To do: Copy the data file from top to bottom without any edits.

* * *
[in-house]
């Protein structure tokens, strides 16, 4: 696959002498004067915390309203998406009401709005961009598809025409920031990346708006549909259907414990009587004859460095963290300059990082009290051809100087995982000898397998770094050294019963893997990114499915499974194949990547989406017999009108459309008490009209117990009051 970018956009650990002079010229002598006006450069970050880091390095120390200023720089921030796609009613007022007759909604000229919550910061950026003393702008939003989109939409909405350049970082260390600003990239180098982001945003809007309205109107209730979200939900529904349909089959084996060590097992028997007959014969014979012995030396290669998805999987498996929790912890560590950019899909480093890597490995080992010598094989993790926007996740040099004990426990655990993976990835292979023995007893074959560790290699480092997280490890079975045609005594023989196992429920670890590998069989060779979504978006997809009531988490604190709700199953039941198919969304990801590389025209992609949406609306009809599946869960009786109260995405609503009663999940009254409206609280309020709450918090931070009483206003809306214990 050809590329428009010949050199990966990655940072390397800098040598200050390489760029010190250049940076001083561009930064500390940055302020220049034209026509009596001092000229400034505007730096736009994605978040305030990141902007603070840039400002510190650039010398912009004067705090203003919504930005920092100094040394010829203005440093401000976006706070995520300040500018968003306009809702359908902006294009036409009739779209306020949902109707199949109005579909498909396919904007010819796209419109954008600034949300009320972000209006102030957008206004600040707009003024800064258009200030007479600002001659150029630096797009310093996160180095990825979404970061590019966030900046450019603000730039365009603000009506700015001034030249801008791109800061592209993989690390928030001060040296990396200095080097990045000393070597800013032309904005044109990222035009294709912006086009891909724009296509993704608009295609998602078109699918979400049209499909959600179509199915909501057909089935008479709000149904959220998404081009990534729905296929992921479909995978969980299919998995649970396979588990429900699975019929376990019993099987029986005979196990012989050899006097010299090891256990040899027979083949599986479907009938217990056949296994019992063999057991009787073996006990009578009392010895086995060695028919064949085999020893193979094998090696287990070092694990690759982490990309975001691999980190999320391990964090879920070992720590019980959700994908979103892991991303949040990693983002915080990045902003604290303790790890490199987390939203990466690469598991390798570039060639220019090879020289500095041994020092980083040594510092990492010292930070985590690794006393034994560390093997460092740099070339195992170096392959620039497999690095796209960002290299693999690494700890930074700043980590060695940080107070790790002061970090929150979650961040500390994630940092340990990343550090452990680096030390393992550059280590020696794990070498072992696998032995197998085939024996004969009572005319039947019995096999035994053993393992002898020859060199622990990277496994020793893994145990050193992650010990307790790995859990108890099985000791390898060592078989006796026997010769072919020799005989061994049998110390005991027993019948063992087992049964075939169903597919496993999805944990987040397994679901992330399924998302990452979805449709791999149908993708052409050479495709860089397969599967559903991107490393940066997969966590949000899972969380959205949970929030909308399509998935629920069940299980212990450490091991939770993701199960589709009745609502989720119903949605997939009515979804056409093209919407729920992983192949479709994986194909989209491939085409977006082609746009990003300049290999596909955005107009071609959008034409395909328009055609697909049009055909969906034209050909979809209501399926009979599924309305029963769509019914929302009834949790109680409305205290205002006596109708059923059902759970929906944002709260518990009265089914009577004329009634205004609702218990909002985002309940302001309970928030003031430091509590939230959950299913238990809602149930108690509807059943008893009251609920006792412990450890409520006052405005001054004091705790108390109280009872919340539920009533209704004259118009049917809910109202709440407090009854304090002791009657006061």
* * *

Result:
[in-house]
């Protein structure tokens, strides 16, 4: 696959002498004067915390309203998406009401709005961009598809025409920031990346708006549909259907414990009587004859460095963290300059990082009290051809100087995982000898397998770094050294019963893997990114499915499974194949990547989406017999009108459309008490009209117990009051 970018956009650990002079010229002598006006450069970050880091390095120390200023720089921030796609009613007022007759909604000229919550910061950026003393702008939003989109939409909405350049970082260390600003990239180098982001945003809007309205109107209730979200939900529904349909089959084996060590097992028997007959014969014979012995030396290669998805999987498996929790912890560590950019899909480093890597490995080992010598094989993790926007996740040099004990426990655990993976990835292979023995007893074959560790290699480092997280490890079975045609005594023989196992429920670890590998069989060779979504978006997809009531988490604190709700199953039941198919969304990801590389025209992609949406609306009809599946869960009786109260995405609503009663999940009254409206609280309020709450918090931070009483206003809306214990 050809590329428009010949050199990966990655940072390397800098040598200050390489760029010190250049940076001083561009930064500390940055302020220049034209026509009596001092000229400034505007730096736009994605978040305030990141902007603070840039400002510190650039010398912009004067705090203003919504930005920092100094040394010829203005440093401000976006706070995520300040500018968003306009809702359908902006294009036409009739779209306020949902109707199949109005579909498909396919904007010819796209419109954008600034949300009320972000209006102030957008206004600040707009003024800064258009200030007479600002001659150029630096797009310093996160180095990825979404970061590019966030900046450019603000730039365009603000009506700015001034030249801008791109800061592209993989690390928030001060040296990396200095080097990045000393070597800013032309904005044109990222035009294709912006086009891909724009296509993704608009295609998602078109699918979400049209499909959600179509199915909501057909089935008479709000149904959220998404081009990534729905296929992921479909995978969980299919998995649970396979588990429900699975019929376990019993099987029986005979196990012989050899006097010299090891256990040899027979083949599986479907009938217990056949296994019992063999057991009787073996006990009578009392010895086995060695028919064949085999020893193979094998090696287990070092694990690759982490990309975001691999980190999320391990964090879920070992720590019980959700994908979103892991991303949040990693983002915080990045902003604290303790790890490199987390939203990466690469598991390798570039060639220019090879020289500095041994020092980083040594510092990492010292930070985590690794006393034994560390093997460092740099070339195992170096392959620039497999690095796209960002290299693999690494700890930074700043980590060695940080107070790790002061970090929150979650961040500390994630940092340990990343550090452990680096030390393992550059280590020696794990070498072992696998032995197998085939024996004969009572005319039947019995096999035994053993393992002898020859060199622990990277496994020793893994145990050193992650010990307790790995859990108890099985000791390898060592078989006796026997010769072919020799005989061994049998110390005991027993019948063992087992049964075939169903597919496993999805944990987040397994679901992330399924998302990452979805449709791999149908993708052409050479495709860089397969599967559903991107490393940066997969966590949000899972969380959205949970929030909308399509998935629920069940299980212990450490091991939770993701199960589709009745609502989720119903949605997939009515979804056409093209919407729920992983192949479709994986194909989209491939085409977006082609746009990003300049290999596909955005107009071609959008034409395909328009055609697909049009055909969906034209050909979809209501399926009979599924309305029963769509019914929302009834949790109680409305205290205002006596109708059923059902759970929906944002709260518990009265089914009577004329009634205004609702218990909002985002309940302001309970928030003031430091509590939230959950299913238990809602149930108690509807059943008893009251609920006792412990450890409520006052405005001054004091705790108390109280009872919340539920009533209704004259118009049917809910109202709440407090009854304090002791009657006061």